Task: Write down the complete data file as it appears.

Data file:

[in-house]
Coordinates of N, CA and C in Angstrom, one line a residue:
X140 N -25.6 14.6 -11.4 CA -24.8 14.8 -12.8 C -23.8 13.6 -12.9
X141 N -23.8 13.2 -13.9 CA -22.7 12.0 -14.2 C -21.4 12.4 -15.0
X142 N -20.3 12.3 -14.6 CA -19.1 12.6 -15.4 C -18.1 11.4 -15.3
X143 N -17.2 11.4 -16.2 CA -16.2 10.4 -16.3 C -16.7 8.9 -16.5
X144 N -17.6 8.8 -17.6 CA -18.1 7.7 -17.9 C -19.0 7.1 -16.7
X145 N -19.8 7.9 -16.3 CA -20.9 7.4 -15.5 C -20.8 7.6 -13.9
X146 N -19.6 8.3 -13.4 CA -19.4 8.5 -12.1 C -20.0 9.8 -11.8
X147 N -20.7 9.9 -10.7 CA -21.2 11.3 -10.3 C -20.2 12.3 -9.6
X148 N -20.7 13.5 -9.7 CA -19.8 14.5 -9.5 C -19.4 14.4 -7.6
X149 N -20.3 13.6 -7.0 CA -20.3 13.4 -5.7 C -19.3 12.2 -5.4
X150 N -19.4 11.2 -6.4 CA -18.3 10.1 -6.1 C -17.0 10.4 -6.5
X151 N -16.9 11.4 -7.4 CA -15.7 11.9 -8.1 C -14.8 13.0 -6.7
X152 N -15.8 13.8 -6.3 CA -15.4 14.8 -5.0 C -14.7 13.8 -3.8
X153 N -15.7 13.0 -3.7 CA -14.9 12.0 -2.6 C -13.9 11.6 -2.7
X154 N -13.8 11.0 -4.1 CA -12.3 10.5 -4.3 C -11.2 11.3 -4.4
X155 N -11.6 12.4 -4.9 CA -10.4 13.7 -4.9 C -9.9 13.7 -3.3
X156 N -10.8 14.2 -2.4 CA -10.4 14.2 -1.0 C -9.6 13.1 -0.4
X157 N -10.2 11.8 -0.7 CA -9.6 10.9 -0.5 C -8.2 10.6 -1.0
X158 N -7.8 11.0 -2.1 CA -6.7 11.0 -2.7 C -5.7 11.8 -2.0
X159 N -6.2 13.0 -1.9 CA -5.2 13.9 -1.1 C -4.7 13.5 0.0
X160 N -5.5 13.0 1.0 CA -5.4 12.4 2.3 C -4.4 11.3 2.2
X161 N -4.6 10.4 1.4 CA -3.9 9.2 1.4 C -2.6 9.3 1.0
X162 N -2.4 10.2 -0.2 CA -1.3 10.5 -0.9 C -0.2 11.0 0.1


[in-house]
Coordinates of N, CA and C in Angstrom, one line a residue:
X140 N -25.6 14.6 -11.4 CA -24.8 14.8 -12.8 C -23.8 13.6 -12.9
X141 N -23.8 13.2 -13.9 CA -22.7 12.0 -14.2 C -21.4 12.4 -15.0
X142 N -20.3 12.3 -14.6 CA -19.1 12.6 -15.4 C -18.1 11.4 -15.3
X143 N -17.2 11.4 -16.2 CA -16.2 10.4 -16.3 C -16.7 8.9 -16.5
X144 N -17.6 8.8 -17.6 CA -18.1 7.7 -17.9 C -19.0 7.1 -16.7
X145 N -19.8 7.9 -16.3 CA -20.9 7.4 -15.5 C -20.8 7.6 -13.9
X146 N -19.6 8.3 -13.4 CA -19.4 8.5 -12.1 C -20.0 9.8 -11.8
X147 N -20.7 9.9 -10.7 CA -21.2 11.3 -10.3 C -20.2 12.3 -9.6
X148 N -20.7 13.5 -9.7 CA -19.8 14.5 -9.5 C -19.4 14.4 -7.6
X149 N -20.3 13.6 -7.0 CA -20.3 13.4 -5.7 C -19.3 12.2 -5.4
X150 N -19.4 11.2 -6.4 CA -18.3 10.1 -6.1 C -17.0 10.4 -6.5
X151 N -16.9 11.4 -7.4 CA -15.7 11.9 -8.1 C -14.8 13.0 -6.7
X152 N -15.8 13.8 -6.3 CA -15.4 14.8 -5.0 C -14.7 13.8 -3.8
X153 N -15.7 13.0 -3.7 CA -14.9 12.0 -2.6 C -13.9 11.6 -2.7
X154 N -13.8 11.0 -4.1 CA -12.3 10.5 -4.3 C -11.2 11.3 -4.4
X155 N -11.6 12.4 -4.9 CA -10.4 13.7 -4.9 C -9.9 13.7 -3.3
X156 N -10.8 14.2 -2.4 CA -10.4 14.2 -1.0 C -9.6 13.1 -0.4
X157 N -10.2 11.8 -0.7 CA -9.6 10.9 -0.5 C -8.2 10.6 -1.0
X158 N -7.8 11.0 -2.1 CA -6.7 11.0 -2.7 C -5.7 11.8 -2.0
X159 N -6.2 13.0 -1.9 CA -5.2 13.9 -1.1 C -4.7 13.5 0.0
X160 N -5.5 13.0 1.0 CA -5.4 12.4 2.3 C -4.4 11.3 2.2
X161 N -4.6 10.4 1.4 CA -3.9 9.2 1.4 C -2.6 9.3 1.0
X162 N -2.4 10.2 -0.2 CA -1.3 10.5 -0.9 C -0.2 11.0 0.1